The Australian bushfires represent a tipping point. Other subsystems in the Earth System can also undergo abrupt shifts, accelerating the rate of climate change and threatening to make human interventions irrelevant, Will Steffen writes.
The words catastrophic, unprecedented, and other superlatives are being commonly used to describe the bushfires that have raged across Australia in recent months. The country has always had bushfires, but never the number, intensity, or size of the 2019-2020 fires. Why is this so?
Of course, climate change is playing a role. In fact, climate change has played the dominant role in driving this summer’s terrible bushfire conditions. 2019 was both the hottest and driest year on record, creating the conditions for a massive, uncontrollable increase in fire activity. Australia’s fire regime crossed a tipping point, generating a ferocity that overwhelmed firefighters and left Australians stunned and battered.
Tipping points occur when a small change in forcing factors trigger an unexpectedly large and often abrupt response in a system, and the fires are a good example. Often, strongly reinforcing feedbacks within the system are the mechanisms that create a tipping point.
In the case of the Australian fires, the bush was dry enough and the atmosphere hot enough that more intense fires broke out, creating their own violent weather phenomena that in turn aided the spread of those fires.
Tipping points are more common than many people realise. On a global level, the Amazon rainforest is on the cusp of a tipping point that could turn much of it into an open, much drier savanna. Two factors are rapidly driving the Amazon towards a tipping point.
The first is the increase in deforestation due to the policies of the Bolsonaro government in Brazil. This reduces evapotranspiration from the landscape, important for moisture recycling. The second is a slowdown in the North Atlantic Ocean circulation, which leads to a reduction in rainfall over the Amazon basin.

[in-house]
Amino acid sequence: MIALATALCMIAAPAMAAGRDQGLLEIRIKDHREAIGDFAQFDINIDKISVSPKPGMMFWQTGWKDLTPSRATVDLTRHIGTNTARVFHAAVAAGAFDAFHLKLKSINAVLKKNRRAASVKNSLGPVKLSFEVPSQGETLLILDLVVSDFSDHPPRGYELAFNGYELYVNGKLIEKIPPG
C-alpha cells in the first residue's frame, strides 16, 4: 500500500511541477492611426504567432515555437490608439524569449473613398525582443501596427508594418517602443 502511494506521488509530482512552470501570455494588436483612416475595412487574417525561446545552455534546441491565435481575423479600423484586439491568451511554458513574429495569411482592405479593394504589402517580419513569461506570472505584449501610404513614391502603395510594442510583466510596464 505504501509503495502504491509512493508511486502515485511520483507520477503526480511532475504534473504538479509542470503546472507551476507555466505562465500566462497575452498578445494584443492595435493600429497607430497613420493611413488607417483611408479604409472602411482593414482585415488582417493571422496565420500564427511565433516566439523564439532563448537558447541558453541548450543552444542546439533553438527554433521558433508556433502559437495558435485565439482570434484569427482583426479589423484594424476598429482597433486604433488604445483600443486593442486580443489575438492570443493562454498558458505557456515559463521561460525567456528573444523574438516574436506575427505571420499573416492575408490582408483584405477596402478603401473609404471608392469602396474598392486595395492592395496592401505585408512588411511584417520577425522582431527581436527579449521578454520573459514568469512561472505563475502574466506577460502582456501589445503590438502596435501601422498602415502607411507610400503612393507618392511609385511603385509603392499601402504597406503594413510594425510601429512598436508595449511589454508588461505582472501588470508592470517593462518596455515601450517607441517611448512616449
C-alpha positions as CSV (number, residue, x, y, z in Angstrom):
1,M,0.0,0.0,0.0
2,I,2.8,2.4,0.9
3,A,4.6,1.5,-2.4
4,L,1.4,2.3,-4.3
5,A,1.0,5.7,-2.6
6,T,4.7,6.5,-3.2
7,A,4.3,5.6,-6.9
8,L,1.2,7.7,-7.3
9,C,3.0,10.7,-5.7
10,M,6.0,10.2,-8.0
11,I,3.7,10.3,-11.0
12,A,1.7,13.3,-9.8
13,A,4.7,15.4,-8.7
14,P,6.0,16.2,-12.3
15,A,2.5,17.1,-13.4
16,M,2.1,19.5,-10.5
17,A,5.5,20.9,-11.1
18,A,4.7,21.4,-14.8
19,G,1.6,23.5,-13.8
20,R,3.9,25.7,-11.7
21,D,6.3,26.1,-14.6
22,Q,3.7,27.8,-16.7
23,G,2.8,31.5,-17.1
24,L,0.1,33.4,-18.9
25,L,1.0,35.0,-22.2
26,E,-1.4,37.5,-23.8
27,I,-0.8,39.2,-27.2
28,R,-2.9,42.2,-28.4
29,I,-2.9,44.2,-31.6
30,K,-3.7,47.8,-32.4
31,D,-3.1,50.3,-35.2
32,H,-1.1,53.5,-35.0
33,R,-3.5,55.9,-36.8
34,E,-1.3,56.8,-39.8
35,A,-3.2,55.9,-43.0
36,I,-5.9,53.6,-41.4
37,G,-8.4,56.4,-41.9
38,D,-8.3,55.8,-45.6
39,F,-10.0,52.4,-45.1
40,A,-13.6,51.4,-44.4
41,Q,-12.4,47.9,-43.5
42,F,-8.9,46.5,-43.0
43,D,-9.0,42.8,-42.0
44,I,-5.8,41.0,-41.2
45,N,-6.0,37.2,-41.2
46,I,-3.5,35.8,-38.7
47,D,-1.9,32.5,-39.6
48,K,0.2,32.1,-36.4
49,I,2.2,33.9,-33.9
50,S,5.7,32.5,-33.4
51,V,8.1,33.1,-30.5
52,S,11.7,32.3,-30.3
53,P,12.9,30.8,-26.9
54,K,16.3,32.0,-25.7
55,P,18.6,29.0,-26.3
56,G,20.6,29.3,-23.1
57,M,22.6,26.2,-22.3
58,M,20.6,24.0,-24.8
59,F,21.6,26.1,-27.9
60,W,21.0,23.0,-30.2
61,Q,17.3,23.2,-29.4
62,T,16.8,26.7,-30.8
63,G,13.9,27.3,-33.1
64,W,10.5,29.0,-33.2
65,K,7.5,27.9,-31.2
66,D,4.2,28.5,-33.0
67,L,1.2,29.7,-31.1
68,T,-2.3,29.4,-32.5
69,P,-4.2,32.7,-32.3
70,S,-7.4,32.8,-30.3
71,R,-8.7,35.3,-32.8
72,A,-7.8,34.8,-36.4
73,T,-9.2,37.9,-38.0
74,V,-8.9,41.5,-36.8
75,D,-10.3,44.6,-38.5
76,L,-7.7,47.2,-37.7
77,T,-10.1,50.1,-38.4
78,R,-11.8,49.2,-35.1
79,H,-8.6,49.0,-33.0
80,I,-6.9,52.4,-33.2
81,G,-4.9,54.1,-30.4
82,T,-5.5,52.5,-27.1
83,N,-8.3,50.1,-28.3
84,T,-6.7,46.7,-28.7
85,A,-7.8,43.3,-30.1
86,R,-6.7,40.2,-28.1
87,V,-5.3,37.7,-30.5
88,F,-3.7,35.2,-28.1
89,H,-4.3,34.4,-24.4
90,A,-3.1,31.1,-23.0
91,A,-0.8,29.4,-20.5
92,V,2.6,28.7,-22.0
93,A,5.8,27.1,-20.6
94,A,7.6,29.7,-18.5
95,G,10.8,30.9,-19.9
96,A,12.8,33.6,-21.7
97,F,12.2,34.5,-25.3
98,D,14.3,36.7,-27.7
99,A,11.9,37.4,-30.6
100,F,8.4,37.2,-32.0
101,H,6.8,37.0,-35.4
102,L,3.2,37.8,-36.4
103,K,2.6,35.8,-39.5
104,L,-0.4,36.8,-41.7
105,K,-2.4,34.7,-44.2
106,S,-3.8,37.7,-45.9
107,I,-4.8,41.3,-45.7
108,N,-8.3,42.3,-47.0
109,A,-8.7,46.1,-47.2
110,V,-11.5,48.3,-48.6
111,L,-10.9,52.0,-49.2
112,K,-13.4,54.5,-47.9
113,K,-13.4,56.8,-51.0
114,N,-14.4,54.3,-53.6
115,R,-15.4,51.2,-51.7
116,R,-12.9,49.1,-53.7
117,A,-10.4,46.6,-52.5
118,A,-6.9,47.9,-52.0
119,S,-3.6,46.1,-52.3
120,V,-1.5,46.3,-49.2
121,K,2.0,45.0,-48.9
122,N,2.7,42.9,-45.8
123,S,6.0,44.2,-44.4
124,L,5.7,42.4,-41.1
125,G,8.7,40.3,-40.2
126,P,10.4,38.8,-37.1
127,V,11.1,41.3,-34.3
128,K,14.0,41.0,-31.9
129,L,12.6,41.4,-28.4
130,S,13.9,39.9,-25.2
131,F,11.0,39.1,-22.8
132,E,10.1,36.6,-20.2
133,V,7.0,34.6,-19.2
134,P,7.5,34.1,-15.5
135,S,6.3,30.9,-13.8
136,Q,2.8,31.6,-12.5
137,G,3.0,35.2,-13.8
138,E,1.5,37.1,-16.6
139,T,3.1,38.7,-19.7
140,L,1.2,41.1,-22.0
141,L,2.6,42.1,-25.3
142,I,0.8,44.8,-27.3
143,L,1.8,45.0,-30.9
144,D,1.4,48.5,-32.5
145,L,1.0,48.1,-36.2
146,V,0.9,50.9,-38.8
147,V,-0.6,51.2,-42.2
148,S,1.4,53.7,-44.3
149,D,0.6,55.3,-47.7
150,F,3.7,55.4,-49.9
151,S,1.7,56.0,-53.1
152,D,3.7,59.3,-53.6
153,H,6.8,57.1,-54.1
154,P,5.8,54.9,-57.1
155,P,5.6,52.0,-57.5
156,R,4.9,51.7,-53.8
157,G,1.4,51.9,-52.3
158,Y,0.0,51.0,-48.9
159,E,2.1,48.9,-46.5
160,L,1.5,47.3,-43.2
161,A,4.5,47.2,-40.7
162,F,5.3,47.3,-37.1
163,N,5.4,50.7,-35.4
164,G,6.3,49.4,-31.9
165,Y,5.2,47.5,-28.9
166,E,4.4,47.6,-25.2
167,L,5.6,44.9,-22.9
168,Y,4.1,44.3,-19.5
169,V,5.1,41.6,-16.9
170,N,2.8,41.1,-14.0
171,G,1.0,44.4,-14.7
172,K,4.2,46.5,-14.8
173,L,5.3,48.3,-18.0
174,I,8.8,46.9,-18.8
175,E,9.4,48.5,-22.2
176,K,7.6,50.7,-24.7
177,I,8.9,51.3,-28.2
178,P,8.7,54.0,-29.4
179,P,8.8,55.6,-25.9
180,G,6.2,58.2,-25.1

The Amazon is one of a number of tipping elements in the Earth System that have implications at the global level. Tipping elements come in three types. First, large-scale biomes such as the Amazon rainforest can accelerate global heating by releasing large amounts of carbon to the atmosphere as they tip into less carbon-rich biomes.
Large bodies of ice are more well-known and influence the climate in various ways. Arctic sea ice reduces the reflectivity of Earth’s surface as it melts, and shrinking polar ice sheets raise global sea level. Thawing permafrost (frozen carbon-rich soil) influences the global climate by releasing carbon dioxide and methane to the atmosphere.
Changes in circulation systems constitute the third type of tipping element. Examples include the North Atlantic circulation or the coupled ocean-atmosphere El Nino system in the Pacific, which has a strong influence on Australia’s climate.
Recent research shows that a number of these tipping points are being activated and show signs of instability. Examples include the North Atlantic circulation, which has slowed by 15 per cent, the Greenland ice sheet, which is melting at an accelerating rate, North American boreal forests, which are experiencing increasing dieback due to climate change-driven insect outbreaks, and coral reefs, which have already suffered extensive bleaching with 99 per cent of reefs projected to be lost at a two degree global temperature rise.
While this in itself represents disaster, even larger risks lie ahead. Tipping points do not operate in isolation from one another, but rather are connected in ways that could form a planet-wide cascade. A useful analogy is a row of dominoes, tipping the first one or two dominoes will knock all of the other dominoes down.
Recent evidence shows that this kind of cascade could already be forming, albeit in its early stages. It could operate like this: melting Arctic sea ice is intensifying warming in the northern high latitudes, which accelerates the melting of Greenland ice.
This, in turn, slows North Atlantic circulation by pouring large amounts of freshwater onto the surface of the denser ocean water. Slowing ocean circulation reduces rainfall over the Amazon basin, pushing the rainforest closer to its tipping point.
To quote the experts, “If damaging tipping cascades can occur and a global tipping point cannot be ruled out, then this is an existential threat to civilisation. No amount of cost-benefit analysis is going to help us. We need to change our approach to the climate problem. To err on the side of danger is not a responsible option”.
This is the ultimate risk – the joker in the climate pack.
Without rapid and deep cuts in greenhouse gas emissions, a global tipping cascade could drive the entire Earth System on an accelerating trajectory towards a ‘Hothouse Earth’ state. In essence, such a cascade would take the system out of human control.
In this situation, humanity could rapidly reduce its greenhouse gas emissions to zero and have little or no effect. Triggering a global tipping cascade could lead to an Earth that is five to six degrees hotter, a state that would have disastrous consequences, threatening the viability of civilisation itself.